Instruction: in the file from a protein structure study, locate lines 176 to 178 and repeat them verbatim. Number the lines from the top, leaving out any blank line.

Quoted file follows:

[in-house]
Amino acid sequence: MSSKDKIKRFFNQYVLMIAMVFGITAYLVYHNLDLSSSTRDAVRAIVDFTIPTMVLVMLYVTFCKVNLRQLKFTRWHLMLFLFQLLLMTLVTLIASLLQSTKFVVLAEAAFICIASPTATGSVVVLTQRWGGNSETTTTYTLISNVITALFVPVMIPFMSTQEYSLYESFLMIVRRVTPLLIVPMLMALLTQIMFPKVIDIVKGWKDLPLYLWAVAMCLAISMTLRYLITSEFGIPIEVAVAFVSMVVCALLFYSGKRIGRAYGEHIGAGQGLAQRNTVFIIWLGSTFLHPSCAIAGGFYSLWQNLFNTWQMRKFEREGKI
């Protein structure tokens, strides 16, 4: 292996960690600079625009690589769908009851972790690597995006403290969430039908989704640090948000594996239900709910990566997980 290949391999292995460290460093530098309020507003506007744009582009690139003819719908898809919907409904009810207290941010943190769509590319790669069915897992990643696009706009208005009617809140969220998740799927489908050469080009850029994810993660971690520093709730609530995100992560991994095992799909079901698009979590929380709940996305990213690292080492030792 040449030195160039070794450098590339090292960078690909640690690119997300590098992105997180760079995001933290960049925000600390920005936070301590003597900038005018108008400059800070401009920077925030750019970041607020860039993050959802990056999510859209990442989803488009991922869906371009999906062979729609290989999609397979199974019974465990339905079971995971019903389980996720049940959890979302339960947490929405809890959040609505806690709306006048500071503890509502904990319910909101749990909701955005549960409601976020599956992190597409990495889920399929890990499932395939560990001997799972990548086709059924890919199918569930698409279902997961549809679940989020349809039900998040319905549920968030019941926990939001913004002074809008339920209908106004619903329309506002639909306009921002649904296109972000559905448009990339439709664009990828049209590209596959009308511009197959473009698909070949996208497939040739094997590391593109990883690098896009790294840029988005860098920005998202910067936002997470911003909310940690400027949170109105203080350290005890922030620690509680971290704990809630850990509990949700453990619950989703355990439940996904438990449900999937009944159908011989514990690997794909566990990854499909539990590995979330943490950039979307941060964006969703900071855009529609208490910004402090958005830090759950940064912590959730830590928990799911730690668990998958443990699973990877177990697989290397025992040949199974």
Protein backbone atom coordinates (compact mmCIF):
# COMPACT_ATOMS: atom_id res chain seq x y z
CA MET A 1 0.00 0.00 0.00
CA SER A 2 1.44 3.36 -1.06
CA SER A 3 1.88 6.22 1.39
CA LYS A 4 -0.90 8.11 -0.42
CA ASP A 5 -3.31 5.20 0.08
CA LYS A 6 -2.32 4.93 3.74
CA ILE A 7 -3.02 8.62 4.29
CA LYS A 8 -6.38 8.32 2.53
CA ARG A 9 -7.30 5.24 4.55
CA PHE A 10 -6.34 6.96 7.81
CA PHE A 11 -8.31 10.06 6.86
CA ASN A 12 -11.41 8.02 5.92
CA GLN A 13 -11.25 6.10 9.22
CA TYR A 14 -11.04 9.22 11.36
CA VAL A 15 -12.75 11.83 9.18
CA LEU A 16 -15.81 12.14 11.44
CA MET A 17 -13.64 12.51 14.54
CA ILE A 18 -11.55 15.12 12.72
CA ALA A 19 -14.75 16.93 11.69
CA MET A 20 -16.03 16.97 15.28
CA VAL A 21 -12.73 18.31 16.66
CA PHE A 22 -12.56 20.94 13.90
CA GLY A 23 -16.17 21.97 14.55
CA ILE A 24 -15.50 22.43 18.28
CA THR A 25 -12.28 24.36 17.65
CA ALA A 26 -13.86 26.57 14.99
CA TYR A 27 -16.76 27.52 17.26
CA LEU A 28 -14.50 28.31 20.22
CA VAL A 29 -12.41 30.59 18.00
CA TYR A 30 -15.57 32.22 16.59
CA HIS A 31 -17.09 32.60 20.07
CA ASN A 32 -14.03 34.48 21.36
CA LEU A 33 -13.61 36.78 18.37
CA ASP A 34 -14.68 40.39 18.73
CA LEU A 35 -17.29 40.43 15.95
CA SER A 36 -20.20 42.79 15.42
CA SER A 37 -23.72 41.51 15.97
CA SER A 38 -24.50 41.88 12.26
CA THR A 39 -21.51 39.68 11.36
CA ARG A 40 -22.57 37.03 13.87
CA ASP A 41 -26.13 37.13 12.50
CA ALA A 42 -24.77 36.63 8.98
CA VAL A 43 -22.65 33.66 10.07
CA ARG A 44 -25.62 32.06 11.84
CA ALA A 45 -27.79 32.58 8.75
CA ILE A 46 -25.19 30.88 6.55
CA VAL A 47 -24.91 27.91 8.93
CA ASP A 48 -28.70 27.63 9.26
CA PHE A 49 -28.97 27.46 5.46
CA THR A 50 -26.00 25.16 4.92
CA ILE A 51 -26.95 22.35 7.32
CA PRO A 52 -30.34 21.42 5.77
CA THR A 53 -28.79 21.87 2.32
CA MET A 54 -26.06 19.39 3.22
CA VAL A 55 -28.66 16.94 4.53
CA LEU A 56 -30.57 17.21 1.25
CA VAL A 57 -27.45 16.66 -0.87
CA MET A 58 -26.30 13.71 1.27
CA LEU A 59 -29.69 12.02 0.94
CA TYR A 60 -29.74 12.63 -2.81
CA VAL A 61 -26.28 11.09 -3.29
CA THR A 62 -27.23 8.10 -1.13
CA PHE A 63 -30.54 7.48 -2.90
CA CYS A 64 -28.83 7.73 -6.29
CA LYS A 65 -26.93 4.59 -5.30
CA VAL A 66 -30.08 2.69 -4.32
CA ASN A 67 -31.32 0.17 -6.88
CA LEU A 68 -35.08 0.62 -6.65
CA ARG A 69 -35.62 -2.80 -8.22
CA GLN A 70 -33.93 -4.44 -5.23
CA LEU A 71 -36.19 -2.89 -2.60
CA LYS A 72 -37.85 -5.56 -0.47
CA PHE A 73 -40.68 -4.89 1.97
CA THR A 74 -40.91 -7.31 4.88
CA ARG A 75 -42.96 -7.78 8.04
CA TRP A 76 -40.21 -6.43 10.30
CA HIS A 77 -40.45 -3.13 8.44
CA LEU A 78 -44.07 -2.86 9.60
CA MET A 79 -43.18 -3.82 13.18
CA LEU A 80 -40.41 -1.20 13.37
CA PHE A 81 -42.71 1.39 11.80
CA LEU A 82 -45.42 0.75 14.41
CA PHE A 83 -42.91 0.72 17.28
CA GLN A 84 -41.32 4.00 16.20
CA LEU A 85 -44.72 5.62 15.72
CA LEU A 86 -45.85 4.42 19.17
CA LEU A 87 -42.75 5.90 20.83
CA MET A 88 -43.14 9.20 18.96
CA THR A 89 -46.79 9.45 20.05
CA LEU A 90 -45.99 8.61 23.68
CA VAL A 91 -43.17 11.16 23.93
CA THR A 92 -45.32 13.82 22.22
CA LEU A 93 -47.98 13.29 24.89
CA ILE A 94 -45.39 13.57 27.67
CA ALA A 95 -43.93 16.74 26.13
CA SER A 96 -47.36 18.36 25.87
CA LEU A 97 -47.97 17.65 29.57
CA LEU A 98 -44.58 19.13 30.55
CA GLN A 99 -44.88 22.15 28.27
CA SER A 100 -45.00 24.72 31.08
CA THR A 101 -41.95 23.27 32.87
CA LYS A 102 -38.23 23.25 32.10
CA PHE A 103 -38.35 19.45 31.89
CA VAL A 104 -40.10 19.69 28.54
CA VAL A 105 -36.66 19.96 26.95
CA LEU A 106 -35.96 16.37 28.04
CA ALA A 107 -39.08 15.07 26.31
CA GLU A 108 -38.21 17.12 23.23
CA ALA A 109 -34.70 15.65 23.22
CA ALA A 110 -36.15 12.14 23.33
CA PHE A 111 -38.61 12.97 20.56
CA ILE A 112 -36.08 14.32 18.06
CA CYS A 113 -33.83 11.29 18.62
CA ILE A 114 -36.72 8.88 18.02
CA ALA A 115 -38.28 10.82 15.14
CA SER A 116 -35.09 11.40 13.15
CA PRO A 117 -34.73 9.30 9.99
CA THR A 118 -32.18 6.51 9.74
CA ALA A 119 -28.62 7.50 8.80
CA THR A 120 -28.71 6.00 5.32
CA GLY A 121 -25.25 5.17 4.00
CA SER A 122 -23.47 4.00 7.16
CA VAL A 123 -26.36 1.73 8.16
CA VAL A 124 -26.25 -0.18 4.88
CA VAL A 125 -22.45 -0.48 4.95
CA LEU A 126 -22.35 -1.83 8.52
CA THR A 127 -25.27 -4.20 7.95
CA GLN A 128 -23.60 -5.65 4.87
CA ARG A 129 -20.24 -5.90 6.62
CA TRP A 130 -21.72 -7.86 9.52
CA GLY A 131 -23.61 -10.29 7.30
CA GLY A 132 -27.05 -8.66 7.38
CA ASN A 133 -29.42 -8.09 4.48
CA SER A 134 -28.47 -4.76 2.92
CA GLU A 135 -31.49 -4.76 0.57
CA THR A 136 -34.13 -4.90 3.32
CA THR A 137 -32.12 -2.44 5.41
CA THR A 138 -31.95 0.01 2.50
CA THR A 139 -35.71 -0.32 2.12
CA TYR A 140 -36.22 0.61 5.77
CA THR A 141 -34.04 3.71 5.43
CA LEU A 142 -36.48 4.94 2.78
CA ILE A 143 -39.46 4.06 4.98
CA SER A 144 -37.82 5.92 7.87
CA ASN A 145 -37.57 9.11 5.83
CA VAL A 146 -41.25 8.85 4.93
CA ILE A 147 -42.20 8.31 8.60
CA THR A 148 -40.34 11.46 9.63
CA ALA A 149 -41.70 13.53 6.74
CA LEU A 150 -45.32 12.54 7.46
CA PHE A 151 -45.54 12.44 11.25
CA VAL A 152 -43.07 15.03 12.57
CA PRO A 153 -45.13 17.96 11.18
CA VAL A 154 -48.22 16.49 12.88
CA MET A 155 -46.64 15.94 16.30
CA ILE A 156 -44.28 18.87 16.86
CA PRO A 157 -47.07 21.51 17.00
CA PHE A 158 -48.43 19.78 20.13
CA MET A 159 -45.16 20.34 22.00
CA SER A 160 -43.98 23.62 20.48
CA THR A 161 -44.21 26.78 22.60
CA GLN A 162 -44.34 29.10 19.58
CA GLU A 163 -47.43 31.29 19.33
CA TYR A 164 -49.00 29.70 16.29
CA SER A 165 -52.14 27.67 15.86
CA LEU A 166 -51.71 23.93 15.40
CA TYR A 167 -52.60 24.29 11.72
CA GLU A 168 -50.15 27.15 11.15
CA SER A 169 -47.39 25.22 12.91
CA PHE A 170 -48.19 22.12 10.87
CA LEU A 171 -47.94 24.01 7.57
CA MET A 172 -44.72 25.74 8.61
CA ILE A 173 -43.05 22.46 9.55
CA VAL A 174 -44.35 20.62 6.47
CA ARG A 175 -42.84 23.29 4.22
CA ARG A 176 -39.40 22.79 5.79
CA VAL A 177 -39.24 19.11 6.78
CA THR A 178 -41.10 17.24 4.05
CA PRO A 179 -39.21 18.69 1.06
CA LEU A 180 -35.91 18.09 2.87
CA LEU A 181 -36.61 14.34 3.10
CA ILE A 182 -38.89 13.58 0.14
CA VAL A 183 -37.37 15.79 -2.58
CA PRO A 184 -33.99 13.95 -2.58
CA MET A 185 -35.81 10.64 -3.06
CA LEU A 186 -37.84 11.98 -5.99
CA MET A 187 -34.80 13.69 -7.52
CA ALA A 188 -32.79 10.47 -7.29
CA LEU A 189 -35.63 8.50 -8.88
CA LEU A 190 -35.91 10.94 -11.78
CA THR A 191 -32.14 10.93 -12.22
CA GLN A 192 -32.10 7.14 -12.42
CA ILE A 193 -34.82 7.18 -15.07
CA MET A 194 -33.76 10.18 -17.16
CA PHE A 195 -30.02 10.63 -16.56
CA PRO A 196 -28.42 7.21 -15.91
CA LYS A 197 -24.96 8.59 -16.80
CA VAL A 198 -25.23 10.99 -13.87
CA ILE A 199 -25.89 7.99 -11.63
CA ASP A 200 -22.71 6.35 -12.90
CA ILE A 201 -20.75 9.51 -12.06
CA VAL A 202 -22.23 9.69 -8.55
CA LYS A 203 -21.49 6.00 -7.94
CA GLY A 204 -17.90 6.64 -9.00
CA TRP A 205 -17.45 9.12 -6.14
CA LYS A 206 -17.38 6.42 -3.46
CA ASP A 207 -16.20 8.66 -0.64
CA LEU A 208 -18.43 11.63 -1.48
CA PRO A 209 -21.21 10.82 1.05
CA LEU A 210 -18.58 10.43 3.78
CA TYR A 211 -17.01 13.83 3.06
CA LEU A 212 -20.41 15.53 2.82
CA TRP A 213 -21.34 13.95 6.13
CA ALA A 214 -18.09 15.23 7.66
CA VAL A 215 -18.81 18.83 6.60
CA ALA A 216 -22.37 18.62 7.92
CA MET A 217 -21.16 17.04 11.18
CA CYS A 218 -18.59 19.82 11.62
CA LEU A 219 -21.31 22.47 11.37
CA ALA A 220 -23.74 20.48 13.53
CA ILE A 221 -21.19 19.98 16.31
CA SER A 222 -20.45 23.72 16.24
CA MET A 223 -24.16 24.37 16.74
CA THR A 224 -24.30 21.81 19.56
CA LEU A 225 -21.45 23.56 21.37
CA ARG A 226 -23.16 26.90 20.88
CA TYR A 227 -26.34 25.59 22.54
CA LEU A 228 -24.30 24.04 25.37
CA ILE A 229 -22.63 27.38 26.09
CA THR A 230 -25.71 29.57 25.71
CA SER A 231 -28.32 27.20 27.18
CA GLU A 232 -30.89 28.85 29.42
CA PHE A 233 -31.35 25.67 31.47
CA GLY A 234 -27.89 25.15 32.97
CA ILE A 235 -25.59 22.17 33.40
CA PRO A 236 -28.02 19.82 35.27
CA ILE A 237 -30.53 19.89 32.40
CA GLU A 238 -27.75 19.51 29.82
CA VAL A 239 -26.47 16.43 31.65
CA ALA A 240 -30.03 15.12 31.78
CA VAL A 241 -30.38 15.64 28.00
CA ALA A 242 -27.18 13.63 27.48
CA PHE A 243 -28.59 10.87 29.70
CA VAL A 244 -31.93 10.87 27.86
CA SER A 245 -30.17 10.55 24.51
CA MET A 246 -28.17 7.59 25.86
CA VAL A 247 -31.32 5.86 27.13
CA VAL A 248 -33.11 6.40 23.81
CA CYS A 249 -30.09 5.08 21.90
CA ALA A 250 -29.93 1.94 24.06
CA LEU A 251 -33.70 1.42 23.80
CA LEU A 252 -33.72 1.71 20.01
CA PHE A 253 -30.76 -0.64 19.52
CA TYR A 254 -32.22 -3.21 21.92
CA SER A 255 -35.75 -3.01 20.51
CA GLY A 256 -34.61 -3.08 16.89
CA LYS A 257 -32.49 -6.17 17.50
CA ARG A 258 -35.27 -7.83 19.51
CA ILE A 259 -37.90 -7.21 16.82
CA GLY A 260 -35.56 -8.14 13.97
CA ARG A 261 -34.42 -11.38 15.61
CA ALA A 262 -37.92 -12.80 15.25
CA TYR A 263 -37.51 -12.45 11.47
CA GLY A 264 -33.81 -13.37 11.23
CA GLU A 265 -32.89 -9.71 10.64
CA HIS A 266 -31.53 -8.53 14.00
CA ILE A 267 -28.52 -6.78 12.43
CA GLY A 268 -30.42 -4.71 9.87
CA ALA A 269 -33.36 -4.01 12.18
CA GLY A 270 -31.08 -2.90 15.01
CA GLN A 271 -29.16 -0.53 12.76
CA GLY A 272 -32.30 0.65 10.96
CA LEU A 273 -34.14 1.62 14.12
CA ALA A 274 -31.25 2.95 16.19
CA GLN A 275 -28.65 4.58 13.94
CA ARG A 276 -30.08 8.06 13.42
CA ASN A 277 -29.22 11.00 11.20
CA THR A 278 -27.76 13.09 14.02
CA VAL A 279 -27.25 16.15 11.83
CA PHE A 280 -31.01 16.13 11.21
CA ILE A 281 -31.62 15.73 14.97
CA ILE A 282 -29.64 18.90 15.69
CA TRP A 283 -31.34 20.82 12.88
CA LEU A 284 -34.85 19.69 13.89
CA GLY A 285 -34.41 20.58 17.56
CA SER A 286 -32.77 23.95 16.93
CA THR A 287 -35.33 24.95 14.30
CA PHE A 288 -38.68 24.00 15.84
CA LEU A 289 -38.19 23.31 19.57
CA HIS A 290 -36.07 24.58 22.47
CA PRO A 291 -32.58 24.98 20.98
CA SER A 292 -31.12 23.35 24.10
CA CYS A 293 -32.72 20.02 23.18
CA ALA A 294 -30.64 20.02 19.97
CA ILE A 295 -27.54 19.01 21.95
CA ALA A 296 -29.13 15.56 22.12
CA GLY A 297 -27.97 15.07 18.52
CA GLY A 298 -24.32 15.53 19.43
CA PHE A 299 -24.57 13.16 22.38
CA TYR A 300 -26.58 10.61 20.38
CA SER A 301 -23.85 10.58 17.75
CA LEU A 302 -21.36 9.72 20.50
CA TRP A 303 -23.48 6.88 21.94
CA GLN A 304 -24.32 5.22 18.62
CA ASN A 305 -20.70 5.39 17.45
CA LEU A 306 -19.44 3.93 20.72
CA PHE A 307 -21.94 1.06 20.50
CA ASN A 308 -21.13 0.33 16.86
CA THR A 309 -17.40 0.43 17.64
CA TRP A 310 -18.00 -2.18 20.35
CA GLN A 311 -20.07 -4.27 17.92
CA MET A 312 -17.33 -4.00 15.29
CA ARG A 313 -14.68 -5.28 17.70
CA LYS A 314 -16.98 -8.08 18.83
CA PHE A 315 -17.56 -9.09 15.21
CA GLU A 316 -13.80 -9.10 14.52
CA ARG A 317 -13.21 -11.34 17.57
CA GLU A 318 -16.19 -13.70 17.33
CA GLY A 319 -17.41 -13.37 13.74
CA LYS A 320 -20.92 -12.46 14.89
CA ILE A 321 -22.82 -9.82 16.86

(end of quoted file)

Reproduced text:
CA LEU A 171 -47.94 24.01 7.57
CA MET A 172 -44.72 25.74 8.61
CA ILE A 173 -43.05 22.46 9.55